The settlement of what is now the township and village of Waterford began
in 1836. The settlers of that year who yet survive and retain their
original residentces are P. R. Mygatt, Samuel E. Chapman, Ira A. Rice,
Archibald Cooper and Hiram Page. The first family settled in the town
was that of P. R. Mygatt.
A list of the settlers of 1836 may be stated as follows: Ira A. Rice,
Samuel E. Chapman and their wives, May, 1836; Archibald Cooper,
September, 1836; Hiram Page, August, 1836, Levi and Hiram Barnes,
summer of 1836; Benoni Buttles, June 1836; John T. Palmer, May 1836;
Arad Wells, May 1836; Alpheus Barnes, Samuel C. Russ, Adney Sampson,
Philip R. Mygatt, Henry and Austin Mygatt, Elisha Elms and Osborne L. Elsm,
all during the season of 1836. Among the settlers of 1837 were Louis S.
Merrills. Harvey Weage and Frederick A. Weage, Sautell Whitman, Israel
Markham, Orrin Barry, J. S. Cooper, Dyer Buskirk, William Wade,
Mr. Burbank, John Cooper, James Cooper and Lorenzo Ward.
Nelson H. Palmer and Elijah K. Bent were among the settlers of 1838.
In the spring of 1836 Joseph and Tyler Caldwell settled in the town of
Waterford, made their claims and built a shanty on the prairie since
known as "Caldwell's Prairie".
In July, 1836, Abram Ressigue, William A. Cheney and Calvin Gault
located at the same place, with their families. They lived in their
wagons until they could build a log house. In the same year, Charles
Dewitt, Paul W. Todd and Wesley Munger made their settlements on the
In the fall of 1837 V. M. Willard and T. W. Gault came. In 1838
Jefferson Brown and D. Wood and families, Ira Coleman and N. Van Aerman
and their families also settled on the prairie.
In 1839 Lorenzo Ward, John Larkin and Edmund Flagg made their settlements.
The first frame house built on "Caldwell's Prairie" was that of Joseph
Caldwell, in the fall of 1837. T. W. Gault and Mrs. O. Van Valin are now
the oldest surviving residents on the prairie.
I imagine that the first settlers of 1836, when they arrived on the bank of
Fox River, at the place which was destined speedily to become a properous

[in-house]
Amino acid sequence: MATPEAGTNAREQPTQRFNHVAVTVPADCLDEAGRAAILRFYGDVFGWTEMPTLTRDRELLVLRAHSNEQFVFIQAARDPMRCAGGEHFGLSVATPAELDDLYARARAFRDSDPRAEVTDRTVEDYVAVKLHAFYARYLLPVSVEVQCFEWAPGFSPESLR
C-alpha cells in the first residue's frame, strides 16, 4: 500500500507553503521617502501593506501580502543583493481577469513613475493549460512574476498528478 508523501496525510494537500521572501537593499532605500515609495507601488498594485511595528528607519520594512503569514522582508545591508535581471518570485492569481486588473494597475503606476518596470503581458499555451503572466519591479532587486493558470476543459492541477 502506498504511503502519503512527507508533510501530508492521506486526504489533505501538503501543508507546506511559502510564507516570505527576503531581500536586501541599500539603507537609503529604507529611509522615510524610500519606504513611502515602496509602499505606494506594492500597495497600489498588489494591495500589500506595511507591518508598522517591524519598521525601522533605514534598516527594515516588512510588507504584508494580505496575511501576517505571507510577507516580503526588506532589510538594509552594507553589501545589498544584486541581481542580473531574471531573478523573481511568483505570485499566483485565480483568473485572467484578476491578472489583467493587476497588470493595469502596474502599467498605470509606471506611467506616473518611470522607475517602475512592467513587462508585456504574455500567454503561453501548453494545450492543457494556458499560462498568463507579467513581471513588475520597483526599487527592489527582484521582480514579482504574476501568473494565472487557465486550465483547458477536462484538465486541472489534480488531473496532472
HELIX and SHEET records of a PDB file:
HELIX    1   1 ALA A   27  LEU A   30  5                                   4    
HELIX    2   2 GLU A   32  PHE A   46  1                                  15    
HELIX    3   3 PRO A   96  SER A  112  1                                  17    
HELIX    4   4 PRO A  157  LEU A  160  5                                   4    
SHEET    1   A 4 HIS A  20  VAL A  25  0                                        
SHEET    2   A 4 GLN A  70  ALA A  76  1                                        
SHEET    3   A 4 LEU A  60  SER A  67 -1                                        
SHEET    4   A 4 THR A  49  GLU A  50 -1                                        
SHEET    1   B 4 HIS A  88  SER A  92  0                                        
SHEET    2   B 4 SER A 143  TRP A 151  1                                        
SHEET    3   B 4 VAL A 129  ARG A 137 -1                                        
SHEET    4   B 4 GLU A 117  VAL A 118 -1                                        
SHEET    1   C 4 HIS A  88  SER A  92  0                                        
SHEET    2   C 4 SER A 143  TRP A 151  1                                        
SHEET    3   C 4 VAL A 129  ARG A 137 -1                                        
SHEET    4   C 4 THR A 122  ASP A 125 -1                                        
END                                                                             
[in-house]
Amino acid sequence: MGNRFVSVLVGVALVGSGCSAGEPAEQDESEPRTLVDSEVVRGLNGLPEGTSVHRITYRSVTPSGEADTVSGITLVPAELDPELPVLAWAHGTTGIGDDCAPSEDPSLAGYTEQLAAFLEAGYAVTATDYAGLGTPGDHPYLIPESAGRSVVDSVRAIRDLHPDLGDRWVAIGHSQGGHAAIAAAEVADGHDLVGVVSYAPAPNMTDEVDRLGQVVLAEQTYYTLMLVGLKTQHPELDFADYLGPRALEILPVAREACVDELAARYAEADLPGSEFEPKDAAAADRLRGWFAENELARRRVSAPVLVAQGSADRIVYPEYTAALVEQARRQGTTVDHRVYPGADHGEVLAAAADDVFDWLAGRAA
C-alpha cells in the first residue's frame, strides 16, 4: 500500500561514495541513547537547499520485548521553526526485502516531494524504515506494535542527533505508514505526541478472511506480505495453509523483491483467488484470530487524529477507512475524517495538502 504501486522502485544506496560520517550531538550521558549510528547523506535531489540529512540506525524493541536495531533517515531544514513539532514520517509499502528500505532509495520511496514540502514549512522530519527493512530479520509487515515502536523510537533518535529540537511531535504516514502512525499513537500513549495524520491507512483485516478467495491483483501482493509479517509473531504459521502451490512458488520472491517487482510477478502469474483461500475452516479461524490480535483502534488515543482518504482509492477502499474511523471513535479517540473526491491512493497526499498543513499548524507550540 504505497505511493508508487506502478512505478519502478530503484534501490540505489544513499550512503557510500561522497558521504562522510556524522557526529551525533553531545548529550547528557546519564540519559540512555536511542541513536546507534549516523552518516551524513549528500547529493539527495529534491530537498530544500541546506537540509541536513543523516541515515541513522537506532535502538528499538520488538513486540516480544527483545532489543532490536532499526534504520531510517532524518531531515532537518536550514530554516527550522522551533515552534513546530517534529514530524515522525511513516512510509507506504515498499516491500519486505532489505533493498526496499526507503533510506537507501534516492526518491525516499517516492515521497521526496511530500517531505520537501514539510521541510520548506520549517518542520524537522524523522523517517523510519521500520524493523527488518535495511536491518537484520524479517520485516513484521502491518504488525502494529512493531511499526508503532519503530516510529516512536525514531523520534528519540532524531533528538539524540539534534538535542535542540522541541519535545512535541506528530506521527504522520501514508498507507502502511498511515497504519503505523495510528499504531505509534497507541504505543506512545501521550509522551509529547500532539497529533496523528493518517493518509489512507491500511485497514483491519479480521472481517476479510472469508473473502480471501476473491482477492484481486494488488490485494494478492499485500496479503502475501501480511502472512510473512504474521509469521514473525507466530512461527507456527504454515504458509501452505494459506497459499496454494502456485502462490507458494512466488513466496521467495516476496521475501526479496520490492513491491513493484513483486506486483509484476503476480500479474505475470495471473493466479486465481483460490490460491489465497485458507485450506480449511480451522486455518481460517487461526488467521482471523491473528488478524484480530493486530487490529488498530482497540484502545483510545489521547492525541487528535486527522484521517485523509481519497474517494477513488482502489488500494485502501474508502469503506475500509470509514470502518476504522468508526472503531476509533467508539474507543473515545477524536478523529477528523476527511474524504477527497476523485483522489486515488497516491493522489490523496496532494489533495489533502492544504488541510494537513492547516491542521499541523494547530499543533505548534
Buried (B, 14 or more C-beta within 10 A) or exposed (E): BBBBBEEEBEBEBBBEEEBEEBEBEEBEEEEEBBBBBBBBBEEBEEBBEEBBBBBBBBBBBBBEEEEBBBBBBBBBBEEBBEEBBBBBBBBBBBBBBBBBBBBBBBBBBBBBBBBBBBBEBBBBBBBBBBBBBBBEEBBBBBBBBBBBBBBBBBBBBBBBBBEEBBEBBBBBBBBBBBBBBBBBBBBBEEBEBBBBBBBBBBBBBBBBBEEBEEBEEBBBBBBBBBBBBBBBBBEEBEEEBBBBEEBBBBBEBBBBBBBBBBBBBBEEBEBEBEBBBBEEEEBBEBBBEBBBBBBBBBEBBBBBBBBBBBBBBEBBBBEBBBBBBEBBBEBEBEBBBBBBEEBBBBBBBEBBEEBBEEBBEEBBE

settlement and village, were at once attracted by the picturesqueness of
the scenery which broke upon their view in its native beauty, and by the
high promise of future prosperity and happiness which the land to which
they had come seemed to afford.
On the spot where the dwelling of Samuel E. Chapman stands was an Indian
council house, called "Cadney's Castle" and all around it were Indian
cornfields. The river offered unusual facilities for the establishment
of a waterpower, and it was soon determined to found a village, taking
its name from Waterford in the State of New York. The Indians had also,
for a long time, selected the place as their ford across the stream,
which gave the name adopted additional appropriateness.
The founders of Waterford Village were Samuel E. Chapman, Levi Barnes
and Samuel C. Russ. O. W. Barnes and a Mr. Beebe had first made the claim,
but Levi Barnes and Mr. Chapman bought them out. At the land sales in
1839 Eliphalet Cramer purchased the lands for Chapman and Barnes and
conveyed to them. Mr. Ira A. Rice made a claim on section No. 27, where
he now lives.
The hardships of these pioneers, during the first seasons of their
settlement, were often severe. They had not only to centend against
thieving Indians, NOTE: Transcriber only includes this paragraph because
it is part of the published text. The KenGenWeb in no way believes
that this statement is correct or is a worthy representation of actual
occurances between Native Americans and settlers. but were obliged
to transport their provisions and seed with ox-teams, from Racine, Southport
and Chicago. There were no roads in the country; steams had to be forded,
marshes traversed, and all the difficulties of travel which prevail
in an unsettled region, encountered. At some seasons, hunting and fishing
afforded the chief means of subsistence. The men worked days, and hunted
game and speared fish by torchlight at night.
But amid all their privations the settlers were very happy, for they
enjoyed the freedom and independence of their rugged life. Newcomers
were always welcome to their humble hospitality; every cabin and
shake-roofed house was open; friendship and brotherly love prevailed.
There were no drones in those days. Every man and woman had work to do,
and did it, and when one of the settlers had a job on his hands that
he could not manage alone all his neighbors gave him their gratuitous
When Mr. Merrills came into the town, in 1837, he was obliged to pay $20
for his first barrel of flour, and had to split rails to pay for it.
During his journey to the West, in 1837, Mr. Merrills was one day
wandering in the woods on the Nippersink, and came upon a log pen
about three feet high and four feet square, covered and closely chinked.
Curiosity prompted him and his companion to investigate the newly
discovered structure. Through a crevice in the roof they beheld a
solitary Indian, sitting in the corner, painted and feathered, and well
armed with rifle, tomahawk and knife. A hasty and inglorious retreat
to the depths of the forest was immediately made, in momentary expectation
of a farewell shot from the Pottawotomie whose dominion was thus invaded.
Samuel E. Chapman and Levi Barnes built the first log house in the
village of Waterford, in 1836. It was regarded "headquarters" and with
its shake roof, still stands, slowly going to decay, but in its
speechless old age reviving in the minds of the old settlers